It is no secret to those who know me, that I love sports. It is the ultimate reality show. Take the Brett Favre fiasco for example. He retired last spring and the team has moved ahead with their new quarterback. He has now changed his mind and wants to play again. He either wants to start with Green Bay or be released. Neither of those are options are viable for the Packers, so the drama begins.
Problems arise when emotions conflict with ethic. Chaos results when a process that functions runs head first into dysfunction that comes from poor decisions.
There is a lot to like about Brett Favre. He is a gunslinger of a quarterback. He has never missed a start. He usually played well. When he didn’t play well, he tried hard. For all of these years he has been the ultimate “team player.” His reputation is now being tarnished because he has become a selfish player.
Randy Pausch, a computer science professor at Carnegie Mellon University, died July 25. He became famous for a lecture he gave in 2007 to colleagues and students, weeks after being diagnosed with terminal cancer, and published in a book titled The Last Lecture. In reality the lecture on “Really Achieving Your Childhood Dreams” was a letter to his children.
Borrowing from his format, here is my open letter to Brett Favre, but realize it is really advice to my kids as they enter the work force.
1. Never threaten to quit/retire unless you are sure you are ready to quit/retire. You just might find that your bosses are willing to let you go.
There are several corollaries that go along with this.
A.) Never quit a job unless you have a paying gig lined up. “Take this job and shove it” might have made a charming honky-tonk song, but it is stupid advice. Someone has to pay the bills. Obviously Brett, you don’t need the money, but you must need something. Is it the limelight? Is it the only way to satisfy your competitive “Jones?” You should have thought about what you would do without football. You didn’t have a plan, and now you are in a mess.
B.) No one is irreplaceable. Not even a Super Bowl-winning MVP who had a great year last year. Someone can/will take your place. To be sure, they will probably fail. The Packer fans will forget you ever threw an interception when Aaron Rogers throws his first. The most popular guy on any football team is the backup quarterback or the quarterback who just retired. It’s hard to compete with ghosts or legends.
C.) When you retire/quit or even threaten to do so, as you have done for three years running, you lose your leverage. Your best bargaining power is when you are fully engaged and when everyone thinks you are fully committed. The second you tell someone it is time to move on, you lose your leverage. Brett; you want to call your shots. It is too late for that. It’s the Bucs or the Jets. The Packers are not letting you move to Minnesota so you can break their hearts twice a year.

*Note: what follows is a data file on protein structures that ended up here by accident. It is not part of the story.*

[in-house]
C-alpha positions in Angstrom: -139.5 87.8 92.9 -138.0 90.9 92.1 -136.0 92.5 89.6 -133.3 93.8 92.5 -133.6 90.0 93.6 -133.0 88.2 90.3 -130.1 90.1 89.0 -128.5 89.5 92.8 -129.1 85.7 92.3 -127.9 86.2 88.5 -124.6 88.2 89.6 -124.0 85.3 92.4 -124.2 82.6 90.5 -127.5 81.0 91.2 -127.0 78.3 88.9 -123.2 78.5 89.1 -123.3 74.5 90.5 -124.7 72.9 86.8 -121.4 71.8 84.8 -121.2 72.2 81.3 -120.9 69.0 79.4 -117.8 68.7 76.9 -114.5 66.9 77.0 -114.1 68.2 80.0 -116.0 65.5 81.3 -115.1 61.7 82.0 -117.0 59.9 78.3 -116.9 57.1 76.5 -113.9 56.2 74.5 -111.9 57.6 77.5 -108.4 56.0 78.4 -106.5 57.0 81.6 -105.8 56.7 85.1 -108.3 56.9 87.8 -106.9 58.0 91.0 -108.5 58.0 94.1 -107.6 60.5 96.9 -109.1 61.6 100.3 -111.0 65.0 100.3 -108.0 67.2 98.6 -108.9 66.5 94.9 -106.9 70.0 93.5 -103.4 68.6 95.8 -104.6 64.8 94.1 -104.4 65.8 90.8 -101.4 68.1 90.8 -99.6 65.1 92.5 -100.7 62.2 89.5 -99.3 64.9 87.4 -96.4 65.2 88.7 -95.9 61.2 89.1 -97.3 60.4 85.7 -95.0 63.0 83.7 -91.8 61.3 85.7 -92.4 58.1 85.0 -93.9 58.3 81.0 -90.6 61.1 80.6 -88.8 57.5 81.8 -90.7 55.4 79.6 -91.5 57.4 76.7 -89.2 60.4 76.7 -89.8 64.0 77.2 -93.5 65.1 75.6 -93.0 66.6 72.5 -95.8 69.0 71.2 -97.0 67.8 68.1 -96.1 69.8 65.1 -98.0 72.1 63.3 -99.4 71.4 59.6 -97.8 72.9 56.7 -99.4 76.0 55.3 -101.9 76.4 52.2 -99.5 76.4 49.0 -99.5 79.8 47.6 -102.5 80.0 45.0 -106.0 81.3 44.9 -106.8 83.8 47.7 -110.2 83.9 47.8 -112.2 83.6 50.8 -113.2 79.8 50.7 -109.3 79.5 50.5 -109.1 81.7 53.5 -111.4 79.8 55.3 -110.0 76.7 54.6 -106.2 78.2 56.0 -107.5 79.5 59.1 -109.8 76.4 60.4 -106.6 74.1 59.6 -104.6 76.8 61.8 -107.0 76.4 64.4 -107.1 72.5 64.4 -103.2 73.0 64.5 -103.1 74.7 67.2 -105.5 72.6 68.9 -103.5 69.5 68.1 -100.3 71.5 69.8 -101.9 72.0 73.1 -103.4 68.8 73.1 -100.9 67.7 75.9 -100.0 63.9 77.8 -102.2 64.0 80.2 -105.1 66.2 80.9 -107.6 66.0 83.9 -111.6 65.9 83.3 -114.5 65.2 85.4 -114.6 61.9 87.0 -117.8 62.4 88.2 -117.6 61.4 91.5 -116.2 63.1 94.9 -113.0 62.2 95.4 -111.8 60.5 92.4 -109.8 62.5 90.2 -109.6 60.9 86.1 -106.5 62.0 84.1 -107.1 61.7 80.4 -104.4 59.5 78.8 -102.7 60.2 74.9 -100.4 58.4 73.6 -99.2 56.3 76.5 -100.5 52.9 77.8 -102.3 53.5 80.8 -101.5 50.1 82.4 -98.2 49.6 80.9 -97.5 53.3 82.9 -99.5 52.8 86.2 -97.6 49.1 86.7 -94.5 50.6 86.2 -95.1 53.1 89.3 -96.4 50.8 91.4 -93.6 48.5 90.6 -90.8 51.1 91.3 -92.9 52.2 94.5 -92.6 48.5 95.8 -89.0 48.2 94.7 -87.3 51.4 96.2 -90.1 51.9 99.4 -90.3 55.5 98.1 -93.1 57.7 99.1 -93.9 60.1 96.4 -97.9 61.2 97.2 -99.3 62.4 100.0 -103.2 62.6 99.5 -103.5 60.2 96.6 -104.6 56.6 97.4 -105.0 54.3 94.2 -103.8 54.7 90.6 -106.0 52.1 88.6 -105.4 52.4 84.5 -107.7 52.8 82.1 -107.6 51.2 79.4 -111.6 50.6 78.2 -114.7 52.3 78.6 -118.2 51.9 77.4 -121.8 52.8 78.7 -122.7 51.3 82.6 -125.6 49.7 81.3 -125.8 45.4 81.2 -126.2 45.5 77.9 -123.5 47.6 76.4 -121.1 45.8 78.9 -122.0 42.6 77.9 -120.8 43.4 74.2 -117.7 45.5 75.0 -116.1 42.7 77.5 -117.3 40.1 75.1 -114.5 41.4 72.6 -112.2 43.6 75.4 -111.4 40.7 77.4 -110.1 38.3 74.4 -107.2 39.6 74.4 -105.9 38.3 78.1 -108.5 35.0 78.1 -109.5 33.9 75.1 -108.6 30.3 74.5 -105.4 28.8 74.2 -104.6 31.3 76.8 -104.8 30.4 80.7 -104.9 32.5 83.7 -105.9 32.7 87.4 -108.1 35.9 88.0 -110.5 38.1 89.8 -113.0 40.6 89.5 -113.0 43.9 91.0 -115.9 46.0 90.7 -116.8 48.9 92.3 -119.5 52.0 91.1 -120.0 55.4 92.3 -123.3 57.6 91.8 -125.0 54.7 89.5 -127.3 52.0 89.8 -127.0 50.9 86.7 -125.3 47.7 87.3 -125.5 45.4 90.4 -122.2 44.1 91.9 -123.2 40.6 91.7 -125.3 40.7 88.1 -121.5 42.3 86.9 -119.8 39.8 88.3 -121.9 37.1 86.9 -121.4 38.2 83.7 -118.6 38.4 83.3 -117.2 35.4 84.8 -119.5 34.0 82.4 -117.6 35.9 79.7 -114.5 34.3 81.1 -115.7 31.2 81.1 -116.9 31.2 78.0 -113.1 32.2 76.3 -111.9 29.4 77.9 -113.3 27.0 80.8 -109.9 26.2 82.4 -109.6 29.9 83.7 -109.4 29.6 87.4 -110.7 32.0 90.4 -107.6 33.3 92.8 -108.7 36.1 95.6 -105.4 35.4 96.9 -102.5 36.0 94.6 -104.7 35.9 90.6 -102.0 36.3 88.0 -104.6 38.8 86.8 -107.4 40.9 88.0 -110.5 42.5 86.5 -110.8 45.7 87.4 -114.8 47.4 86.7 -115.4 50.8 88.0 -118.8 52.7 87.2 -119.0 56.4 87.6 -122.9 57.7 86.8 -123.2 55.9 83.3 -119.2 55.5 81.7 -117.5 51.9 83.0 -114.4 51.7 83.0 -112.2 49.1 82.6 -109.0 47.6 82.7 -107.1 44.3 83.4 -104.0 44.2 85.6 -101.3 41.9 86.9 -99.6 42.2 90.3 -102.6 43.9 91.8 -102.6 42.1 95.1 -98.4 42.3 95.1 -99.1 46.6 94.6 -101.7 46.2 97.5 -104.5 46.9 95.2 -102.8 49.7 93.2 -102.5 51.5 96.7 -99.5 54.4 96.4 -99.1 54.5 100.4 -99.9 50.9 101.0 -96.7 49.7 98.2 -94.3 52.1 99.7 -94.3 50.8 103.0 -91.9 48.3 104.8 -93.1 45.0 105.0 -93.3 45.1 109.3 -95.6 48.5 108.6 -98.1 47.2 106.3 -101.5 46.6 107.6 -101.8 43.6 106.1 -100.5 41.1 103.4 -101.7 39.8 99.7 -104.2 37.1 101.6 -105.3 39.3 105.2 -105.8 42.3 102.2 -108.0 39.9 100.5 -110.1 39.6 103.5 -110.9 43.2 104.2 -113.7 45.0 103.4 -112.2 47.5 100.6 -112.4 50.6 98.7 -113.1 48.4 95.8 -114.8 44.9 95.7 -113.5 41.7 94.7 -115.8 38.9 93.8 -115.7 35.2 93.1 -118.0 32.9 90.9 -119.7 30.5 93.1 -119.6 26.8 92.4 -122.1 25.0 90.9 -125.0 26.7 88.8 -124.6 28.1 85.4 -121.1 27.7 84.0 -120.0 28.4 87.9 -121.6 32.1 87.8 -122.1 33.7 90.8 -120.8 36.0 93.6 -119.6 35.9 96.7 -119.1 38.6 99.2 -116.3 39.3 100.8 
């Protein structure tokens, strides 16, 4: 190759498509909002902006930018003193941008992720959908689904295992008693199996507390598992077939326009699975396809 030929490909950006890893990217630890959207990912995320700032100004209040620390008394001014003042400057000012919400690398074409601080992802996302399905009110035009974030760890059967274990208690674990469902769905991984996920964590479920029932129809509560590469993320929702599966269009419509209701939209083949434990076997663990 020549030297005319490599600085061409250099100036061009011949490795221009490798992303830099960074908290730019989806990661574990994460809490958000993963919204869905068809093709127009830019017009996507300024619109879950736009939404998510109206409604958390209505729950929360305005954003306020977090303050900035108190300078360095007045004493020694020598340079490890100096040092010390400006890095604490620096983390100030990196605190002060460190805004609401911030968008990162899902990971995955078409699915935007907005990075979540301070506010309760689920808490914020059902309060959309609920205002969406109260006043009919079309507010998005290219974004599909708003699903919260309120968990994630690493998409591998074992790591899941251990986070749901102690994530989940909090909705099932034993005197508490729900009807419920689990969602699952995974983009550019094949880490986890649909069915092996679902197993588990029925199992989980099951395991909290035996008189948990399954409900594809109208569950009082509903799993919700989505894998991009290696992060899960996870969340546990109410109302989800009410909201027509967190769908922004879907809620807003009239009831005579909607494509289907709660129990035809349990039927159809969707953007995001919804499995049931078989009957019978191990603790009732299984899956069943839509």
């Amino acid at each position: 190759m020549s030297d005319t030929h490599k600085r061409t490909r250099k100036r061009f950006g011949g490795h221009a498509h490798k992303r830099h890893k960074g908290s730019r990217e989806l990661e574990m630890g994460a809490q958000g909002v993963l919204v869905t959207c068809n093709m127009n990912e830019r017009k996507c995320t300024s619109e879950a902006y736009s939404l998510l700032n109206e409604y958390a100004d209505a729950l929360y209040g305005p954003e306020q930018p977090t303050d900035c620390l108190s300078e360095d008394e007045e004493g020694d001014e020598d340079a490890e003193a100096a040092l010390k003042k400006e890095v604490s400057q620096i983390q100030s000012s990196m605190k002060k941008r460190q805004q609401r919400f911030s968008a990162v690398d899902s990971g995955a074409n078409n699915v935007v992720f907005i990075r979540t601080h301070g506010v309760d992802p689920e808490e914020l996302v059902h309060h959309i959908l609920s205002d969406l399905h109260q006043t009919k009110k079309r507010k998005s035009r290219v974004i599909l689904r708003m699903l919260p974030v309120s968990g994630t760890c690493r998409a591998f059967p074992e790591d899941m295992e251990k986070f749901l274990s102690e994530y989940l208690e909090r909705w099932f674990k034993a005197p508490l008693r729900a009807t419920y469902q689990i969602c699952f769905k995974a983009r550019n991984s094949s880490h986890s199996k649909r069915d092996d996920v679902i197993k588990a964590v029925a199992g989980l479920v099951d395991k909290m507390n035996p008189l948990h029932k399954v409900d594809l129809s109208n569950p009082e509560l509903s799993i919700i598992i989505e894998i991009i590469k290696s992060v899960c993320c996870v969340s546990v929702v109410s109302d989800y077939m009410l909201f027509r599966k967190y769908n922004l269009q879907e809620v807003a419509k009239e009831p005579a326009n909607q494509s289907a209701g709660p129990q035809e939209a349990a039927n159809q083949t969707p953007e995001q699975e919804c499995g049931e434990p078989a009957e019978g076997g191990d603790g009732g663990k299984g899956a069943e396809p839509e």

2. How you leave a place will be the image that will stay in people’s minds once you are gone.
A.) If you are fired, hold your head high and walk out with dignity. Petty words and revenge serve only to destroy your image, not the company’s image.
B.) If you retire, go home. Come back when invited. Don’t become a nuisance. Don’t be critical of those left behind. Cheer from a distance. Your legend will grow as the years go by. Brett; It is a shame that you have mixed emotions about the Packers now. That shouldn’t be. To see you in another helmet is not right. Your legacy shouldn’t be tainted. You should be able to feel good about every Packer experience. It’s too late for that now.
C.) When you leave a place, speak for yourself. Is it your wife that wants you to stay or his agent? The other day you said: “My wife and Bus [Brett’s agent] got really mad when I didn’t go to camp on Sunday.” Don’t hide behind them! Do what you want to do. Speak for yourself.
D.) When the horse is dead, dismount. Even now, Brett, you could salvage this situation. Let me write the speech: “It is obvious that my indecision has caused a great deal of pain and confusion. It is in the Packers’ best interest and in my best interest to honor my original decision to retire. For the pain and confusion I have caused, I am genuinely sorry. This decision is irrevocable. I am going to spend my days helping those who have not had the opportunities I have had. I am looking forward to spending time with my wife and kids. They matter most. Thank you and good bye.”
Brett, along the way you said that you were really only guilty of “indecision.” It is more than that. You made a decision that affected an entire team. Now you want to reverse that because “you” want to play.
Do my words seem harsh? If so, it is because some of us are frustrated by this whole sordid event. I thought you were old school. I thought you represented the best of what used to be. You showed up every day. You played hurt. Team came first. You were a man of your word. If we expect more from you, it is your fault. You made us think more of you.
Now you have become just another selfish athlete.
You see, Brett; my kids are watching. I want them to live by ethic and not emotion. I want them to do what is right, not convenient. I want them to never forget that they are a part of a team and team still comes first.
It seems so naive to see it in print, but that is what I want from them.
Ed Hogan is a public school teacher and ordained Baptist minister who lives in Houston, Texas. He served previously on the EthicsDaily.com / Baptist Center for Ethics board of directors.